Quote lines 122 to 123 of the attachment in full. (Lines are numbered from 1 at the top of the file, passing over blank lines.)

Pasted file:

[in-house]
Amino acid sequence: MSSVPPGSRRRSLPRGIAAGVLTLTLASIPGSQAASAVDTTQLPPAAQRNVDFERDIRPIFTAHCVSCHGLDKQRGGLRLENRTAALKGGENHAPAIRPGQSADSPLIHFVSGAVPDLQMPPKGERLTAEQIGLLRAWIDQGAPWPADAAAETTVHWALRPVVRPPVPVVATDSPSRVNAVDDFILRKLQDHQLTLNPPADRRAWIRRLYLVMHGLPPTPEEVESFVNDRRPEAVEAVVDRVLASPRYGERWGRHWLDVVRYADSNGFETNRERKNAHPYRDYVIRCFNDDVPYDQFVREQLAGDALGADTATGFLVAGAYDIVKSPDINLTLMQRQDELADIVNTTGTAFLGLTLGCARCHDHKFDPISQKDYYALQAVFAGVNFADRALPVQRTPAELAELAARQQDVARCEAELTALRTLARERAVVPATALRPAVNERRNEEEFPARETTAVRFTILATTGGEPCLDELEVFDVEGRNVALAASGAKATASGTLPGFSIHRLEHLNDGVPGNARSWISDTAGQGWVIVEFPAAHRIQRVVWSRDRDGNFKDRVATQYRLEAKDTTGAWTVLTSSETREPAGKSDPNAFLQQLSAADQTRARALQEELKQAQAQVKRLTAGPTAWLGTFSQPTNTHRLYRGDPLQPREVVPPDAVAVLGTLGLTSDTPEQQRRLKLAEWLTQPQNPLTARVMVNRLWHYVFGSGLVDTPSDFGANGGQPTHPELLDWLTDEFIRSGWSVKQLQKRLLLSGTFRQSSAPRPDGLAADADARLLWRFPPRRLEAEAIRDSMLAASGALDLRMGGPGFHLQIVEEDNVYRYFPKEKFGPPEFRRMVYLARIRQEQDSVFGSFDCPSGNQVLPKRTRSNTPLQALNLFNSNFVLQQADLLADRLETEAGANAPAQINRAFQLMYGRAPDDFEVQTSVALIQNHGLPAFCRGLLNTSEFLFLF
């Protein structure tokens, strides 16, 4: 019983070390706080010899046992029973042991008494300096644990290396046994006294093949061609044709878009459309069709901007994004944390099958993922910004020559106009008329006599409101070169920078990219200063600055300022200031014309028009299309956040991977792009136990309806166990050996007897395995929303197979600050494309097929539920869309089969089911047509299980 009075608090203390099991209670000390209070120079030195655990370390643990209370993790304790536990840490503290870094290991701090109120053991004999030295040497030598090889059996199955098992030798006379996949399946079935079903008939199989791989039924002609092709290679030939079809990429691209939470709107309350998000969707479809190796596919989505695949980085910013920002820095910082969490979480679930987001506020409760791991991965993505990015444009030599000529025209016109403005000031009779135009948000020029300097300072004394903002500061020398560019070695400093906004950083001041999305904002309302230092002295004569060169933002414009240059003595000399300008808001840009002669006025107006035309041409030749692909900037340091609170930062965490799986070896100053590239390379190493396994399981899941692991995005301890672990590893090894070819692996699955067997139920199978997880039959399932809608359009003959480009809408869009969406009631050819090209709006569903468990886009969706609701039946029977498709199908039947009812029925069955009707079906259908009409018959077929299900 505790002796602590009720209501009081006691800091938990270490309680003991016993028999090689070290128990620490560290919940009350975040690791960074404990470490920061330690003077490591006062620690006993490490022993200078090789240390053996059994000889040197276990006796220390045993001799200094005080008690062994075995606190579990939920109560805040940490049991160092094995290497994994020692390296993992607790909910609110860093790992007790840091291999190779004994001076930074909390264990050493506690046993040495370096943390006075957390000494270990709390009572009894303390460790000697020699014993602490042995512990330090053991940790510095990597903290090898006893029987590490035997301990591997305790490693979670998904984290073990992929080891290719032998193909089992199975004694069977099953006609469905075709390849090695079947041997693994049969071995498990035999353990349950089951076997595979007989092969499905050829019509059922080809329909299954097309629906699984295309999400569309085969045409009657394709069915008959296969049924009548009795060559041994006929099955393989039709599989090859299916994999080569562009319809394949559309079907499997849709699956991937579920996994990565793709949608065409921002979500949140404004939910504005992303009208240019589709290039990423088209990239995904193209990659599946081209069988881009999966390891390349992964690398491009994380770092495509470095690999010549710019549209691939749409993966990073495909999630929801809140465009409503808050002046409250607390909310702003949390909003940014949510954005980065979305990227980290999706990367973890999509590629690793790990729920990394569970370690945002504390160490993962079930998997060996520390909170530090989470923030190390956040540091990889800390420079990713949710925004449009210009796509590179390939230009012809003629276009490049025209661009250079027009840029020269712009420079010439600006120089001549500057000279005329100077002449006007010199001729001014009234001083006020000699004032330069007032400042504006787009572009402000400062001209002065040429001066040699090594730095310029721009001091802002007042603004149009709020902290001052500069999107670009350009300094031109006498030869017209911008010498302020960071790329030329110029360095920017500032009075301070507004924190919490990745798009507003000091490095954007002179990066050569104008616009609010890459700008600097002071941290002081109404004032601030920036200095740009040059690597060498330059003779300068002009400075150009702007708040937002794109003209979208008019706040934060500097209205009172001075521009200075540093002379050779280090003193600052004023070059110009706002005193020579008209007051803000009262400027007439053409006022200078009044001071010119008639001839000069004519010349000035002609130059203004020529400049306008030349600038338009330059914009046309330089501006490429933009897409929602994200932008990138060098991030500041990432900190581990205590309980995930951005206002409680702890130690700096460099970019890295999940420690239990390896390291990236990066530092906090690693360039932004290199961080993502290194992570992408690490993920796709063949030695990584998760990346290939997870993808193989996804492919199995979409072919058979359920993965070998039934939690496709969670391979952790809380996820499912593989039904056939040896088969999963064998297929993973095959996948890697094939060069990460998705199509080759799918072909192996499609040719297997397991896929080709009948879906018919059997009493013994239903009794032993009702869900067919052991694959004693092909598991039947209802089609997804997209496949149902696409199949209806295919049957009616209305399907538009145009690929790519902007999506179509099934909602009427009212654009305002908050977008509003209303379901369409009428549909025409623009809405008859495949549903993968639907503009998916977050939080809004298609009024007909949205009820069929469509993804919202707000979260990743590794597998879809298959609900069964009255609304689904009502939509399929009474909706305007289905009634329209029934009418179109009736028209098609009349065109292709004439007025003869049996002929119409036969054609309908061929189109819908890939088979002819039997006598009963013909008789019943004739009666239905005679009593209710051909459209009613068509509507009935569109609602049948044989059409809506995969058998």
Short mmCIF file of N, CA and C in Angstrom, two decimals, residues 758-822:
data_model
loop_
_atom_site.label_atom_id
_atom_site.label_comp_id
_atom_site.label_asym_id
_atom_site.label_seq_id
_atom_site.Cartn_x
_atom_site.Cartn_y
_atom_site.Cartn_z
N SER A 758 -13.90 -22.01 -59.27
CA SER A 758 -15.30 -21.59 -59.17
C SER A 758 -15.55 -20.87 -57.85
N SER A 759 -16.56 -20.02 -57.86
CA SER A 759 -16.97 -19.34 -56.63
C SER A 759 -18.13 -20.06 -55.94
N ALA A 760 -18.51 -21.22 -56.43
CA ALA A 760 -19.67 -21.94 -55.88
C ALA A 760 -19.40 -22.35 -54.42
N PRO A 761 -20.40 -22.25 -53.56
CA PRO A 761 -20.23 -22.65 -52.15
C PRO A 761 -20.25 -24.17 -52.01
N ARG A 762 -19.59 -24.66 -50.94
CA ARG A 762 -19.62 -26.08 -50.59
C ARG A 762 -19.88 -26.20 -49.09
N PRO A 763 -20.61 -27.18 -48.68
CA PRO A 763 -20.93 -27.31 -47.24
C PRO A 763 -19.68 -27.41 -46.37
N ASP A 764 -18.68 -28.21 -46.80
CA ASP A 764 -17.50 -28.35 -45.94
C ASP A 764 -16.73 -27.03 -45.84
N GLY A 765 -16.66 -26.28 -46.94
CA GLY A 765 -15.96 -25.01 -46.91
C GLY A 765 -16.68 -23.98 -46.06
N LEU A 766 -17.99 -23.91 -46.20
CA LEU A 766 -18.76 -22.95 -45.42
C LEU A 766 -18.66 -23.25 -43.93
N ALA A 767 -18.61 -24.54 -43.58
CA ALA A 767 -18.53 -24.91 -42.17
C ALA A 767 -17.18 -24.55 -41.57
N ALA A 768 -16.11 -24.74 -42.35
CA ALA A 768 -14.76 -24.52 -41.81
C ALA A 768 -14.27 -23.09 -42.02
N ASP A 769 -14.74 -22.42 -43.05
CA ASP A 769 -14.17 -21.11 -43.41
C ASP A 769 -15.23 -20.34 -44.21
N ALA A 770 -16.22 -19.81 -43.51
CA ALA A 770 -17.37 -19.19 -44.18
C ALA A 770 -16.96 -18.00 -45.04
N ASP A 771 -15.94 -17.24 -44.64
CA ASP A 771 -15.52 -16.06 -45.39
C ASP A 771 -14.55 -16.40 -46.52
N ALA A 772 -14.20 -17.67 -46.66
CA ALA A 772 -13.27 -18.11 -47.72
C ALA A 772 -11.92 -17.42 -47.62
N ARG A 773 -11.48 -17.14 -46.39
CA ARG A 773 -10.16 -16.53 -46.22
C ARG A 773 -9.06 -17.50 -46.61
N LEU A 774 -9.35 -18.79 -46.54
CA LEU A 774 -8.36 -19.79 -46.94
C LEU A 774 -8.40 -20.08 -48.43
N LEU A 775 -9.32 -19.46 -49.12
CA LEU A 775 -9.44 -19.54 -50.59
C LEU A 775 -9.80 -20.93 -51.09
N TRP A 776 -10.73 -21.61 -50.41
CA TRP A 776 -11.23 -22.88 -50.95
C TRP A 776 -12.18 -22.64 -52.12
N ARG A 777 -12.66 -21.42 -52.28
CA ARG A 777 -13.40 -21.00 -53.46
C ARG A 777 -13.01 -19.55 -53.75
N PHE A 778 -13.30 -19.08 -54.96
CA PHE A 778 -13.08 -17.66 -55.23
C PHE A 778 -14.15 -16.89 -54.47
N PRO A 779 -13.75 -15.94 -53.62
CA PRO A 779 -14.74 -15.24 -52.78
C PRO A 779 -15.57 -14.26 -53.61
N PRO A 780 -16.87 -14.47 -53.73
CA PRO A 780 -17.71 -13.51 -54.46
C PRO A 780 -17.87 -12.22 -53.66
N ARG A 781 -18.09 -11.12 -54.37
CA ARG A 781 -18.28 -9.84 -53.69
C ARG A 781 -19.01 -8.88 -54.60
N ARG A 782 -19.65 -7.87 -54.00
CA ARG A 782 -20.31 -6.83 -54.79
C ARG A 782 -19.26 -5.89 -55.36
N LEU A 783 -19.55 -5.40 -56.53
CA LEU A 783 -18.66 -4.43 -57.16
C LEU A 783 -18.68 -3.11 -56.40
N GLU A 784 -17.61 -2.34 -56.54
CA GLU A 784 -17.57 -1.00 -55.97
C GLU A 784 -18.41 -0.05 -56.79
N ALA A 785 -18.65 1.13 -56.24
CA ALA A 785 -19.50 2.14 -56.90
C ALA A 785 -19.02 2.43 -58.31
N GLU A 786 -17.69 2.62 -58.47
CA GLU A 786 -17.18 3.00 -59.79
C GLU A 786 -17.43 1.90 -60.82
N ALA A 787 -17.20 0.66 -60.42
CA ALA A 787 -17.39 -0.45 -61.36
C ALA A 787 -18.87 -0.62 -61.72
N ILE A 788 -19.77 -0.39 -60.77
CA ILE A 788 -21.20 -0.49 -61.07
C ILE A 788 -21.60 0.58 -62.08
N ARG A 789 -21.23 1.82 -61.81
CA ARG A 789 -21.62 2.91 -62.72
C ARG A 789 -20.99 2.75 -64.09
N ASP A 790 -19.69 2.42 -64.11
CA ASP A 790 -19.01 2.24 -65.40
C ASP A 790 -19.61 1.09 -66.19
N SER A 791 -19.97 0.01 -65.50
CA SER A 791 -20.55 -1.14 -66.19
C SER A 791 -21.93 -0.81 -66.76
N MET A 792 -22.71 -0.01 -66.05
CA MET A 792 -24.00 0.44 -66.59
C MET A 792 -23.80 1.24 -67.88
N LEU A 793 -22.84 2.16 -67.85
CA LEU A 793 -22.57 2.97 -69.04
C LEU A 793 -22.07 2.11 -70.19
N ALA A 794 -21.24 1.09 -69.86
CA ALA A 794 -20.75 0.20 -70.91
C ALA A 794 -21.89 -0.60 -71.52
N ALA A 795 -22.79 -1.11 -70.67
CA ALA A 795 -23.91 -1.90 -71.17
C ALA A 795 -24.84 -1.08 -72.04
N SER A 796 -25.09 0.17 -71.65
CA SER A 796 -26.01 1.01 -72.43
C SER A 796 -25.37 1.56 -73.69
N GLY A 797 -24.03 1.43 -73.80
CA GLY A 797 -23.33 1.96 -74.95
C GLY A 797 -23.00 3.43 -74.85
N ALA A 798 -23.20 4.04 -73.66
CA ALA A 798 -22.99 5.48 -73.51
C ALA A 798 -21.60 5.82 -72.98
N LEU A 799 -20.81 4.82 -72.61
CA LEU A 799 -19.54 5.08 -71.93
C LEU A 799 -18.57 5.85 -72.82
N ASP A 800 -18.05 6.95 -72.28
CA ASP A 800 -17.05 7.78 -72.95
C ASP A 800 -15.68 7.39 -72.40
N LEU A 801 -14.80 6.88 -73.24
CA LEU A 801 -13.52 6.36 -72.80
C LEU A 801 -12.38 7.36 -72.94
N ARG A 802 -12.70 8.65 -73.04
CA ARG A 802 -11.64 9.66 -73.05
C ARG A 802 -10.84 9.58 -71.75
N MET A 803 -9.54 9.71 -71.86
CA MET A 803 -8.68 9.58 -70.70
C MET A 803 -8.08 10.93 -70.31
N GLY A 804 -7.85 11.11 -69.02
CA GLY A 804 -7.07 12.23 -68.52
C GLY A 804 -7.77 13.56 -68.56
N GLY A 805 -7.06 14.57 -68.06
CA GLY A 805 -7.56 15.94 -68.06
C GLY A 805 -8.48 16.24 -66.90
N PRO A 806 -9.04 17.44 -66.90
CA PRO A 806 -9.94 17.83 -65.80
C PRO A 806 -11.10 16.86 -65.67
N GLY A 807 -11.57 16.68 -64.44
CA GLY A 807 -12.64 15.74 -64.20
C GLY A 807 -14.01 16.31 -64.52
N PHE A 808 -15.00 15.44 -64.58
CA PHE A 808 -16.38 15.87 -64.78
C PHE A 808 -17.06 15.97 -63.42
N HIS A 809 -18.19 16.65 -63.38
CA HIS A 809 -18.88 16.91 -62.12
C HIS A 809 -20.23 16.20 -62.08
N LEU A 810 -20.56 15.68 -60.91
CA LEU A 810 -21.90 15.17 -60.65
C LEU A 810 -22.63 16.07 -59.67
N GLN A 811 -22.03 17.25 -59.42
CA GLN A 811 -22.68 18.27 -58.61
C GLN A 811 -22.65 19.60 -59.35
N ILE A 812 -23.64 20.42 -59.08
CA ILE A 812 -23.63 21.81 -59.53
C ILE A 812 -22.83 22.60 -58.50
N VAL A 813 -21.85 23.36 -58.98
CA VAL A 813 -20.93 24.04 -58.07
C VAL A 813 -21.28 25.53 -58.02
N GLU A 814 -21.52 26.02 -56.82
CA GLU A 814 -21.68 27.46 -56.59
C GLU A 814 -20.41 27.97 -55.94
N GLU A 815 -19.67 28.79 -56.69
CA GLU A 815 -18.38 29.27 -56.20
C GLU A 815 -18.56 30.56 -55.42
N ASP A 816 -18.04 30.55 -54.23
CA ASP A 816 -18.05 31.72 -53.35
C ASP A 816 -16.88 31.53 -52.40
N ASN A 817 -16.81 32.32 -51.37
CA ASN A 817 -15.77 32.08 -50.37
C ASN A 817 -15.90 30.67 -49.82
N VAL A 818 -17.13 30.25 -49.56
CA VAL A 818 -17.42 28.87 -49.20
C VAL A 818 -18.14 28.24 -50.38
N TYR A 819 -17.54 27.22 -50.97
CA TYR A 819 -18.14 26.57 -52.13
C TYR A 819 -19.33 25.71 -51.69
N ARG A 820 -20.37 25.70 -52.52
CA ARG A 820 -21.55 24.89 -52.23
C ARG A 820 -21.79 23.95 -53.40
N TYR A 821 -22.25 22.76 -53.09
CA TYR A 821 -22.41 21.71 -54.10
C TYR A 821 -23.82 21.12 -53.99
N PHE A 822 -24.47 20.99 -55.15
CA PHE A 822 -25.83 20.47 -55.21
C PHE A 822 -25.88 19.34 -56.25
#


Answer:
N ALA A 794 -21.24 1.09 -69.86
CA ALA A 794 -20.75 0.20 -70.91